Posted on 12/10/2020
The latest unemployment figures (August) showed a surprisingly strong leap of +111,000 jobs (+74,800 part time, +36,200 full time) or 0.9% (consensus:
-35,000, +0.2%). Total hours worked for the month however, only increased by just 0.1%. These numbers saw the unemployment rate fall to 6.8% from 7.5% (consensus 7.7%). Traditionally a lead indicator to the economic outlook, the labour market is expected to continue to send mixed signals due to Government’s employment schemes – JobSeeker, JobKeeper and now JobMaker – are seemingly distorting the data and the true pace of improvement. Despite this, total retail sales hit a record high in July, rising by 3.2% (and 12% on an annual basis). Spending rose in major categories (ex-Victoria), with some components of the reading well above their pre-Covid pace and others remaining significantly below. The most noticeable surge is in household goods (+27.9%), food retailing (12.3%), while spending at cafes & restaurants (-13%) remains down sharply. Importantly, these household goods (electrical, furniture and hardware) are typically imported goods, therefore these items do very little to boost domestic production.
The U.S. labour market key indicator, non-farm payrolls, rose by +1.371million (consensus: +1.35m) in August, bringing the unemployment rate down to 8.4% from 10.2%. Although, a series of other data readings are indicating that job losses have since risen, which is not surprising given the Paycheck Protection Program, which was supporting jobs, ceased at the end August. This has led to both the Senate and Federal Reserve call for an additional stimulus package for those affected by the pandemic, yet, unsurprisingly, neither the Democrats or Republicans can agree to the finer details of a package.
Investors continue to keep one eye on the geopolitical tension between the U.S. and China in the run up to the November Presidential Election. The Trump administration imposed export curbs on a number of products (such as semiconductors), making it a requirement now for U.S. firms to hold a license to export goods to China. President Trump again raised the idea of decoupling the U.S. and Chinese economies, vowing in future his administration would prohibit companies from outsourcing to China.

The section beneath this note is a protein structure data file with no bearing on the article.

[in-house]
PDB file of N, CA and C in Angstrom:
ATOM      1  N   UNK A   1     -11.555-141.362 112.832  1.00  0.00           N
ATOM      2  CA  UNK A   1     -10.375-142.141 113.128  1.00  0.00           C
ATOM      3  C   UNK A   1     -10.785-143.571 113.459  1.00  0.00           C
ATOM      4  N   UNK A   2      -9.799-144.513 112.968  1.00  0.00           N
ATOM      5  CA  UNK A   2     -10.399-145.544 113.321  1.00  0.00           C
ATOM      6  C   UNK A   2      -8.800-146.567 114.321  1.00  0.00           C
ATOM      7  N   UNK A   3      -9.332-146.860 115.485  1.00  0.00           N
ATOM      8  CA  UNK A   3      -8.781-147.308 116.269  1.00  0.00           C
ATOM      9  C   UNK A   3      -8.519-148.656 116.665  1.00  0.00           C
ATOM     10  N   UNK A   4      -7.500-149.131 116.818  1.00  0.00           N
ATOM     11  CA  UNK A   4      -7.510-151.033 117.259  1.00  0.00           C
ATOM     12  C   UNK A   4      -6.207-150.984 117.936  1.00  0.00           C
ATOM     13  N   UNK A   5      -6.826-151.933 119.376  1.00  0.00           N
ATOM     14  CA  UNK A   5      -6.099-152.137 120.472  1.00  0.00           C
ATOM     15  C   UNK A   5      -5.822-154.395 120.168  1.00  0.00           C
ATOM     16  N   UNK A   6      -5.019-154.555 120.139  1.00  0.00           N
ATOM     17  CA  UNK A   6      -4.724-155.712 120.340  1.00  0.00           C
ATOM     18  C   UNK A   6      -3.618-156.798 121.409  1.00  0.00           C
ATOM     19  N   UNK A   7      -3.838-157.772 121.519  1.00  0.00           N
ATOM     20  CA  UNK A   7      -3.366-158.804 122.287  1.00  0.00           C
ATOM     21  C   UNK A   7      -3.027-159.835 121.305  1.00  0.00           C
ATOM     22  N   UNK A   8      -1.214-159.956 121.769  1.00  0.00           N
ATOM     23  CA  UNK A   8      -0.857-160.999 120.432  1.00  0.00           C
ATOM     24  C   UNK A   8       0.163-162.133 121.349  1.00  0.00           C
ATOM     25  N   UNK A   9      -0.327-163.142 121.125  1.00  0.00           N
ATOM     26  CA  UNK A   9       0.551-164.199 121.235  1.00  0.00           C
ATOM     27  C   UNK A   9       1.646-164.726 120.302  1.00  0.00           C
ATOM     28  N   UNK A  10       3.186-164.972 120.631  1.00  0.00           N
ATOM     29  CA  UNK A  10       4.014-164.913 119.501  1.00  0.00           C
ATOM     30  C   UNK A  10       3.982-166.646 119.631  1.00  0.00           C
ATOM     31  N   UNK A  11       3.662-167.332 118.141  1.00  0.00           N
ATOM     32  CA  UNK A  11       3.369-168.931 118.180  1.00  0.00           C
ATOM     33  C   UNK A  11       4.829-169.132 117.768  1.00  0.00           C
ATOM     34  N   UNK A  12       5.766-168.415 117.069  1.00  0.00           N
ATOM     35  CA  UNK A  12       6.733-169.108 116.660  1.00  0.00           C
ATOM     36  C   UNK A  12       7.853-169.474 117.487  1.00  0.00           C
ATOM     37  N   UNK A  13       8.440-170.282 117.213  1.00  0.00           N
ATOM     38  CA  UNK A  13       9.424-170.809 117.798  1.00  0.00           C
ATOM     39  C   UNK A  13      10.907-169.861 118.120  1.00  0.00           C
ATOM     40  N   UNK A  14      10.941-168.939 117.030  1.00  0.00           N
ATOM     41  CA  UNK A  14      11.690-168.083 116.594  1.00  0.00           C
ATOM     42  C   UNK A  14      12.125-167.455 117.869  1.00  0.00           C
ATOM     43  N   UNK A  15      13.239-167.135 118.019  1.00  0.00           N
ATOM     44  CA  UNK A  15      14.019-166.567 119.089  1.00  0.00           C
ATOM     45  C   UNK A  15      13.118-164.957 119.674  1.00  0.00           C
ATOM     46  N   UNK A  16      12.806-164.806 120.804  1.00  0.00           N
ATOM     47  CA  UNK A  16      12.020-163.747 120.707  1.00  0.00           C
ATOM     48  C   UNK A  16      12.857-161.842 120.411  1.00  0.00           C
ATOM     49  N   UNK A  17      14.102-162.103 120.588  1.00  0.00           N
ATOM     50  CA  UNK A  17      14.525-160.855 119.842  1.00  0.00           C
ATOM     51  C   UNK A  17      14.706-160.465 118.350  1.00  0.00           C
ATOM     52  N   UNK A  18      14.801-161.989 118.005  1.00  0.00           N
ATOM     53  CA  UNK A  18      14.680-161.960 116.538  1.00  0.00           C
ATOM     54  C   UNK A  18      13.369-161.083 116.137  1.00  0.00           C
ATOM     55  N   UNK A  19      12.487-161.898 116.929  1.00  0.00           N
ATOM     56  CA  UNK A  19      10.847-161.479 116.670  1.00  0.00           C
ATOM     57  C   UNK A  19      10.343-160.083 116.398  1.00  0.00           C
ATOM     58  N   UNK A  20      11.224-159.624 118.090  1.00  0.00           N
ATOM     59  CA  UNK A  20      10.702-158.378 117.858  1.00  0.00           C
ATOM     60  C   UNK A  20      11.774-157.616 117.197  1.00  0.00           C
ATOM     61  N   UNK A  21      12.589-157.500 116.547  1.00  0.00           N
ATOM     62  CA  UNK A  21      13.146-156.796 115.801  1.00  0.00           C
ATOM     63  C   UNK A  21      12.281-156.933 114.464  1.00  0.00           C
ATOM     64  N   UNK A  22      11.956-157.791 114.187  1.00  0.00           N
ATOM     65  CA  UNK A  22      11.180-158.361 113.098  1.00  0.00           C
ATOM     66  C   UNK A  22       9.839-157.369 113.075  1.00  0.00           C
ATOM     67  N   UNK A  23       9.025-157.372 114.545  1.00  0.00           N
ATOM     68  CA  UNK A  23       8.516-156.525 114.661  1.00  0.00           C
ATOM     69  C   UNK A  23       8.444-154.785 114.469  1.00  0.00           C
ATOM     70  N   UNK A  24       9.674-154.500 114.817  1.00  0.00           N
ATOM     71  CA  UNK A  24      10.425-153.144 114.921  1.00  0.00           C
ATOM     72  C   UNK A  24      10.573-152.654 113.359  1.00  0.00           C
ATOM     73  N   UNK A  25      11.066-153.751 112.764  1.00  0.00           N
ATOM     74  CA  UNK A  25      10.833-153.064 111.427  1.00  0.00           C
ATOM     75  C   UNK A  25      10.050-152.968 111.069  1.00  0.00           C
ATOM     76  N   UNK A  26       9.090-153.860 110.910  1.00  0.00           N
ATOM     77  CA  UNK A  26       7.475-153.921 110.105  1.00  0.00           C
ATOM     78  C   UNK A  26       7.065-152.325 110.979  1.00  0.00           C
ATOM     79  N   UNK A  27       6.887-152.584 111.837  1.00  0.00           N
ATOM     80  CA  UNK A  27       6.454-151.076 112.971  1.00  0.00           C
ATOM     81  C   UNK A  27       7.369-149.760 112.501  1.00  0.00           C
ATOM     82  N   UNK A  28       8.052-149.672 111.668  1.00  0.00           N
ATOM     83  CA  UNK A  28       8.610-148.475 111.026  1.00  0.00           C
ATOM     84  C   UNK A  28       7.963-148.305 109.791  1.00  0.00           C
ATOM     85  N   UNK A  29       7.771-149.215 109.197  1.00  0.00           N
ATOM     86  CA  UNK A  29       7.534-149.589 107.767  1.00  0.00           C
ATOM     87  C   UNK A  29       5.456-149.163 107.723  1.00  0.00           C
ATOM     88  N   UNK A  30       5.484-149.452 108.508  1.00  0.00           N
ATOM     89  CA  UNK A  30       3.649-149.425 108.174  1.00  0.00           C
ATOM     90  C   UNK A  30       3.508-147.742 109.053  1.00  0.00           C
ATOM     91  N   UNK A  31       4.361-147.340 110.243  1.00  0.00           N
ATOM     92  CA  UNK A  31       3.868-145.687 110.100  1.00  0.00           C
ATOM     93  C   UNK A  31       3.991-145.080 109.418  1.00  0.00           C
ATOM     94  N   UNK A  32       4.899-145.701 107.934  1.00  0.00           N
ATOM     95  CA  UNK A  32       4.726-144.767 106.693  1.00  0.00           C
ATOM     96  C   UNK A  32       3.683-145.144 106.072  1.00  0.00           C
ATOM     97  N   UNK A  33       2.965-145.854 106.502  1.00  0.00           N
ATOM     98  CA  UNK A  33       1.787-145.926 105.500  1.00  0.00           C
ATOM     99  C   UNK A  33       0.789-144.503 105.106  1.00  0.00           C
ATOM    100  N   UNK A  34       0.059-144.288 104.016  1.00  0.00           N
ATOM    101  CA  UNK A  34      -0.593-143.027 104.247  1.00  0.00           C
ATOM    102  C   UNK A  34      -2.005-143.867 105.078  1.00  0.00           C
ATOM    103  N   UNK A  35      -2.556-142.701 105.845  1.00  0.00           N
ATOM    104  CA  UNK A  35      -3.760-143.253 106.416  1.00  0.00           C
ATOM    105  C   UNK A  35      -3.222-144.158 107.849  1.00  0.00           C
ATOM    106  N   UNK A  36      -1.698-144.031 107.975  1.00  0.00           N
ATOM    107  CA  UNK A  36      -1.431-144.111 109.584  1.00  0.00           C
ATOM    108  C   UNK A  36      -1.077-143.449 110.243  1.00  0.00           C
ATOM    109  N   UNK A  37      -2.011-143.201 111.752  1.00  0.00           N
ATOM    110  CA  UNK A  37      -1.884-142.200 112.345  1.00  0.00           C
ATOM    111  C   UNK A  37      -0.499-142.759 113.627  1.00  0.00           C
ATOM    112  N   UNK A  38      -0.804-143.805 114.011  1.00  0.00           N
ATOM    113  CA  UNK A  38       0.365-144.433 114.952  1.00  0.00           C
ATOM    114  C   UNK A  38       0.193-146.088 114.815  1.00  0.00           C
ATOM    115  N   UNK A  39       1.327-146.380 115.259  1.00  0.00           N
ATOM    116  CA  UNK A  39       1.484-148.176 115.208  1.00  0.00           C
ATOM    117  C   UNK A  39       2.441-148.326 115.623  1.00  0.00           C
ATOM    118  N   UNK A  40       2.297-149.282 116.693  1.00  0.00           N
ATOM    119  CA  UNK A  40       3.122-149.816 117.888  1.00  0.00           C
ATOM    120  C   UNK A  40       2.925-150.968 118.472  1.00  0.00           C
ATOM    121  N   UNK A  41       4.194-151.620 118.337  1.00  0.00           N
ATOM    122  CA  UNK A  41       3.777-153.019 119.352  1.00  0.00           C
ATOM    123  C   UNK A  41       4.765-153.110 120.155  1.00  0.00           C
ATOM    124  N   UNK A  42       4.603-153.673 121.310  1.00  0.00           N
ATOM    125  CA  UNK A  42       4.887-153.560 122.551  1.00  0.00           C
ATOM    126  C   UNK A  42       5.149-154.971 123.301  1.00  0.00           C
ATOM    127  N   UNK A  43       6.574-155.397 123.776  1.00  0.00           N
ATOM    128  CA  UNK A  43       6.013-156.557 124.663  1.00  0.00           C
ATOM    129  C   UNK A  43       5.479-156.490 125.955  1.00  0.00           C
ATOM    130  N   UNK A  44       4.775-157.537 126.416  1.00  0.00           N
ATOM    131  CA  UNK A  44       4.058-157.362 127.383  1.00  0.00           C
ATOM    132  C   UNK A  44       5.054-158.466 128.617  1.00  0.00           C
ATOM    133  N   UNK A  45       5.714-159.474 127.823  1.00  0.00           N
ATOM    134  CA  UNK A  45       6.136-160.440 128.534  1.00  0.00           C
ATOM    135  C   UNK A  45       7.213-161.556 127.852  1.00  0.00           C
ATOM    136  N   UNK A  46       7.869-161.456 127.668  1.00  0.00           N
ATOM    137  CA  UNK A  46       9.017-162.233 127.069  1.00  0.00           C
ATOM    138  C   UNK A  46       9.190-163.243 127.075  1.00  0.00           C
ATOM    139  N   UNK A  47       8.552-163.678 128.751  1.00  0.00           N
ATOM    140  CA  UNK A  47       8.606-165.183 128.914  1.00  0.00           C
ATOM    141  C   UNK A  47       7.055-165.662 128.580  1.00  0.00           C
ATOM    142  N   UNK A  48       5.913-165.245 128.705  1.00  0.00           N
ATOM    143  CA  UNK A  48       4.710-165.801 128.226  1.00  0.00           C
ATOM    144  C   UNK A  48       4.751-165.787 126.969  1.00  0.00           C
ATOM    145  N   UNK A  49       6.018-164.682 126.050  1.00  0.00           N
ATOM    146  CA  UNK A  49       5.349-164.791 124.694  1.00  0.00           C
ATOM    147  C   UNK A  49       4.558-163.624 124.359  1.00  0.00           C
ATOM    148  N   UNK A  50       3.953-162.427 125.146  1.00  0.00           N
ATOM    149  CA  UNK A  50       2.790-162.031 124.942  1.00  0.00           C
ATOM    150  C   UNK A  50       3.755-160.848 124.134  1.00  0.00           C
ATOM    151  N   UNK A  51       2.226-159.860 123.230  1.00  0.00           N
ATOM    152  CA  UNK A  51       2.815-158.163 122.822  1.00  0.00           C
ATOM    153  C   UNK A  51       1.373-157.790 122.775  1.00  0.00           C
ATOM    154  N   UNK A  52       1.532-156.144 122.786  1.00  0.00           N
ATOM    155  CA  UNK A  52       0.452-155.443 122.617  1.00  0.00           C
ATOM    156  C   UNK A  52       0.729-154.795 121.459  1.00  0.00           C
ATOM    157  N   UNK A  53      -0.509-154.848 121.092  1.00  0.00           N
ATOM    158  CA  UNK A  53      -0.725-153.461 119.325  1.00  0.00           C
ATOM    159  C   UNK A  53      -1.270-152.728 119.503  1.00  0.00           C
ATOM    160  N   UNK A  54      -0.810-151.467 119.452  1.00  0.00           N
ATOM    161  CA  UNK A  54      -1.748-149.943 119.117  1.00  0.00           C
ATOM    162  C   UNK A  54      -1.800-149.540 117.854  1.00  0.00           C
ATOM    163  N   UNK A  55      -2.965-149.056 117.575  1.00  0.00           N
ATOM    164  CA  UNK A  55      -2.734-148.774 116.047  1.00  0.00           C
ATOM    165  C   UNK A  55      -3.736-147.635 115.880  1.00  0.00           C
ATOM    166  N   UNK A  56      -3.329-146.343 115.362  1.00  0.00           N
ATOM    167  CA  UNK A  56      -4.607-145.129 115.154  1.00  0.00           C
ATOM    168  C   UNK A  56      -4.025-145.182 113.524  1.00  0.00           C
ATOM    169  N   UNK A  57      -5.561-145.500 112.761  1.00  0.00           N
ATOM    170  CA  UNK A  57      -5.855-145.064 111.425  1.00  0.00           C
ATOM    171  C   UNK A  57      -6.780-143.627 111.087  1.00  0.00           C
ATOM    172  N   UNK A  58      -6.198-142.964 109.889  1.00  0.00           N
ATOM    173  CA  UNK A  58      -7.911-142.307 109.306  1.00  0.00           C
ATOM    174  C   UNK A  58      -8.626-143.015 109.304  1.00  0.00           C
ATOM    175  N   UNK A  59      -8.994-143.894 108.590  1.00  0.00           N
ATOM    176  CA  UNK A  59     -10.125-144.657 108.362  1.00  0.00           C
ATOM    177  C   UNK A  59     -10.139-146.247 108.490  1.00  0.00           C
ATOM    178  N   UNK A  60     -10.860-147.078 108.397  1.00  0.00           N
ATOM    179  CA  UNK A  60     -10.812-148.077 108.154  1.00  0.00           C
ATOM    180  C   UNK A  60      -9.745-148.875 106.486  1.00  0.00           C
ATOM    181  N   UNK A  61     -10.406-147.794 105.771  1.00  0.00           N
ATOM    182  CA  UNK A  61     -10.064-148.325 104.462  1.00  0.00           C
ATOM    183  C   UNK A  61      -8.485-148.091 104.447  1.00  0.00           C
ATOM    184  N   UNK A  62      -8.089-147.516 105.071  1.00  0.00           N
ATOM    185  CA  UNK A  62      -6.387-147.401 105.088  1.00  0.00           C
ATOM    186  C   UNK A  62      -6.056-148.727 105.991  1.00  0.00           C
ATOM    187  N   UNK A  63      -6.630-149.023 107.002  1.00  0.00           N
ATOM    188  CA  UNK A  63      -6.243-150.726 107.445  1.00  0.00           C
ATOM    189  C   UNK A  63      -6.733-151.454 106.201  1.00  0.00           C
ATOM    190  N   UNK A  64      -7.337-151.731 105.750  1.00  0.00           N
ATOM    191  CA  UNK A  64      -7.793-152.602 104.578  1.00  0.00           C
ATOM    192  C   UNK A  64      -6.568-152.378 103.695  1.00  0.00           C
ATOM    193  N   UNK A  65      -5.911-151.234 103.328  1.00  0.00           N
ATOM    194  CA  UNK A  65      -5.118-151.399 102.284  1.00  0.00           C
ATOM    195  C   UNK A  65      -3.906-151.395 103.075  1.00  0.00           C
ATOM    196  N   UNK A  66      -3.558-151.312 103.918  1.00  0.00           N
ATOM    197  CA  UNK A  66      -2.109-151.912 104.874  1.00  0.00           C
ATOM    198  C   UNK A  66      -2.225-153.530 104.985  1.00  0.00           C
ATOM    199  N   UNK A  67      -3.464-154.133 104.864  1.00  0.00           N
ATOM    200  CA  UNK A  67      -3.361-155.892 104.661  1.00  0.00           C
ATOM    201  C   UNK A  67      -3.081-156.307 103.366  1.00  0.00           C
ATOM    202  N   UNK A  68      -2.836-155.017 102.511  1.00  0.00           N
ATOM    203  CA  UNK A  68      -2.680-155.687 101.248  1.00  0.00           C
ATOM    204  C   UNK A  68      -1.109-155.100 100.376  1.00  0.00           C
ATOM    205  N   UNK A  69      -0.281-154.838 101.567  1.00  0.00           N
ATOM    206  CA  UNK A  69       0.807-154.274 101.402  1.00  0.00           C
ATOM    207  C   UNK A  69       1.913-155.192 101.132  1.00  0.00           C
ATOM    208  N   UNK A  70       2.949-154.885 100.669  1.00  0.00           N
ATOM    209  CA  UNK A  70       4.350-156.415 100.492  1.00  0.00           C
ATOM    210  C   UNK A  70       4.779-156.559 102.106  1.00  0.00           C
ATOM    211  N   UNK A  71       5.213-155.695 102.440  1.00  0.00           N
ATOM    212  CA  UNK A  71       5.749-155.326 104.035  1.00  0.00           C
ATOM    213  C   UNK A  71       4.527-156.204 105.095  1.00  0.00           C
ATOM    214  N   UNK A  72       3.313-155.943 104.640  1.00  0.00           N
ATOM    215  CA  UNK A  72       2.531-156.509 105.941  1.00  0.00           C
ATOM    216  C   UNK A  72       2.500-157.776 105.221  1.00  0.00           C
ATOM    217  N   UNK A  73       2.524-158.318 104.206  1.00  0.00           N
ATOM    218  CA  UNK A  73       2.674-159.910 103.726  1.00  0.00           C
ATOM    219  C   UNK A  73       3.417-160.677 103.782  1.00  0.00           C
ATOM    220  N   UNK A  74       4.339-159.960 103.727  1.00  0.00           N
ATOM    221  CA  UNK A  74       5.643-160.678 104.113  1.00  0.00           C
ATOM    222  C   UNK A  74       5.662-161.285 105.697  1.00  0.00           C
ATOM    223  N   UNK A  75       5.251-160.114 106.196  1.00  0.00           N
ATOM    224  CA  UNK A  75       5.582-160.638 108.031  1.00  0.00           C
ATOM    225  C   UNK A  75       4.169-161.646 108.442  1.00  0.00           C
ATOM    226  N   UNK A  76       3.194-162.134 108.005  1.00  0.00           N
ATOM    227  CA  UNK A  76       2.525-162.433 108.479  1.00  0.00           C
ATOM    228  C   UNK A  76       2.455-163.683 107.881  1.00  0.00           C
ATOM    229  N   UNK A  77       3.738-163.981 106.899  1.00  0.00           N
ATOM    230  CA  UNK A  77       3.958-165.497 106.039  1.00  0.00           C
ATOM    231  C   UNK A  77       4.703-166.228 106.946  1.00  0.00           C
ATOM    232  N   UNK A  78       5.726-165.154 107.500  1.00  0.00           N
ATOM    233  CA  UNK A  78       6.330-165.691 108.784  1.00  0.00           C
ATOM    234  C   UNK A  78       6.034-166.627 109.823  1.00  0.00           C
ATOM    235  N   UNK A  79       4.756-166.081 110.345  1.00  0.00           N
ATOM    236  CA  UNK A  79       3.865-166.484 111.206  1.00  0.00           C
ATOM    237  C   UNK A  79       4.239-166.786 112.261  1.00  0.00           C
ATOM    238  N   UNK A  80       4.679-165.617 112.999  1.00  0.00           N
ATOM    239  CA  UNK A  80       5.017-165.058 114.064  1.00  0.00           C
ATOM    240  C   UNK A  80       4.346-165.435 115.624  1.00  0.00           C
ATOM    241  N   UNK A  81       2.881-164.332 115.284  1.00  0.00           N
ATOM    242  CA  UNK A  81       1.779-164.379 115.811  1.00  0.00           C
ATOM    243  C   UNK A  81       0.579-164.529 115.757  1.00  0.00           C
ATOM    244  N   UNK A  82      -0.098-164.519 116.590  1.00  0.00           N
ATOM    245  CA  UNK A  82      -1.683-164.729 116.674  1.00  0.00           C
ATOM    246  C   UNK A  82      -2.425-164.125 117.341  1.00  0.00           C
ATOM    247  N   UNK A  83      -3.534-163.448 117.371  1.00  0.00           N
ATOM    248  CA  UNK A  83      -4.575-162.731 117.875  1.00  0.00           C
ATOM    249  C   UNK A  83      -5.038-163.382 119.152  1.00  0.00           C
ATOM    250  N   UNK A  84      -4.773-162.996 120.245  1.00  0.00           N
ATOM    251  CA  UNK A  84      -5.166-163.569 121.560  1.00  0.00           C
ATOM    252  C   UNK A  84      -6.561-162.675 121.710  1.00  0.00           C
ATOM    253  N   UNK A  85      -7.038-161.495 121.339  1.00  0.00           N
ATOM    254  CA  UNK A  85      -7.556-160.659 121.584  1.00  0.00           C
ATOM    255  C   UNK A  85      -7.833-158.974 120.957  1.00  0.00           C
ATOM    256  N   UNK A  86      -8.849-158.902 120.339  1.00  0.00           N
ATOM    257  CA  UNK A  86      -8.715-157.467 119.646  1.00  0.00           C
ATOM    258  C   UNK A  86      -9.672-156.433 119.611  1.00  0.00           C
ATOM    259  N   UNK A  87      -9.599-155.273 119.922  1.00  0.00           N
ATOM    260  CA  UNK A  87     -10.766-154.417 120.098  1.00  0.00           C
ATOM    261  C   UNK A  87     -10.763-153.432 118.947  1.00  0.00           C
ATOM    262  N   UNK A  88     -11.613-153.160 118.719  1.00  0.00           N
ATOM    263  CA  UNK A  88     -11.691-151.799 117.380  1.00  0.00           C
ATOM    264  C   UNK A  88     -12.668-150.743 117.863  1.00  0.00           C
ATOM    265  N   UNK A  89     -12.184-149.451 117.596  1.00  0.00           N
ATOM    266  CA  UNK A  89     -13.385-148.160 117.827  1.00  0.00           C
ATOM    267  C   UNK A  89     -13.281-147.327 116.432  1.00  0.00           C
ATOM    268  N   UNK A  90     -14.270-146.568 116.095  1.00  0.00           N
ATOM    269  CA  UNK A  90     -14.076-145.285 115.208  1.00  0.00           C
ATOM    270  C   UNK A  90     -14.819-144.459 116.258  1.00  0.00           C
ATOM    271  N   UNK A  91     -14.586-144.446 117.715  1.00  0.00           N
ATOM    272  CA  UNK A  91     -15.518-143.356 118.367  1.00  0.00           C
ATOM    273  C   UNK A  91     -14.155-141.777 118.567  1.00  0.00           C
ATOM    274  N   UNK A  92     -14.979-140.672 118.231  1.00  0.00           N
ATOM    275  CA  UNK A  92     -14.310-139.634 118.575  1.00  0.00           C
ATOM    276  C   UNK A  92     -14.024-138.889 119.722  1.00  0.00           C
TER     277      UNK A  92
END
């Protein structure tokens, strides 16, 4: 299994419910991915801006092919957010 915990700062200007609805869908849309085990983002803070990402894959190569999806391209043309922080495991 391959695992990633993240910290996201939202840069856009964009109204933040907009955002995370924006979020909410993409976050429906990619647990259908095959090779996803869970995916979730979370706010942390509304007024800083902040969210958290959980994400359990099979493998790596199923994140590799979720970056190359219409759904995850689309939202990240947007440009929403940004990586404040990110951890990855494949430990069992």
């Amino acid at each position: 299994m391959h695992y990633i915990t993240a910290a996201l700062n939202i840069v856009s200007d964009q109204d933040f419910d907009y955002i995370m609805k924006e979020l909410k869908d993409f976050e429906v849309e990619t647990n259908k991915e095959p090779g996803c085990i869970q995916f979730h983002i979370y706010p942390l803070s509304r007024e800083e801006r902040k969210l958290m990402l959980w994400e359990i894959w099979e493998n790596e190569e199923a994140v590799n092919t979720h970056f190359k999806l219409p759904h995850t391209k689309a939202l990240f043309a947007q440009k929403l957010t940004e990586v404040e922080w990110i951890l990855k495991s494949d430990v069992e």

For Commodities, the price of Oil (Crude) remains trapped in a tight range as persistently weak demand permeates through the market. A lacklustre driving season in the U.S has seen the market reassess its views on the supply / demand imbalance for the remainder of the calendar year. OPEC (Organization of the Petroleum Exporting Countries) announced it was looking to tighten member nation adherence to production cuts, with the committee recommending these cuts be extended to years end (from end of August), cushioning the blow from second waves of Covid-19 travel restrictions. Iron ore remained comfortably in the USD$110-120 a tonne range across the quarter, finding a strong support base in President Xi Jingping five-year economic recovery roadmap – which includes a focus on infrastructure and housing investment. However, there was turbulence through September with a strengthening US dollar and Brazilian producer, Vale, coming back online shipping 1.9mt/d in the first 13 days of September, compared to 1.49mt/d in the 21 business days in August. This led investors to question the sustainability of China’s robust demand for the commodity. However, price strength was found at quarters end when Vale was issued with court order to shut down its operations, and a carrier at Port Headland (WA) was stranded after 17 of 21 crew tested positive to Covid-19, delaying shipments from the port.
For the Fixed Income sector, both U.S. Treasury’s and Australian Government Bonds remained anchored in a narrow range across the quarter. There is growing speculation that the two will cut rates again before the end of the calendar year. The unrelenting disconnect between the bond and equity markets remains plagued by the risk-off sentiment as investors hunt for yield. However, despite presenting as a challenge in portfolio construction, it does not change the narrative of the importance of maintaining a well-diversified portfolio.
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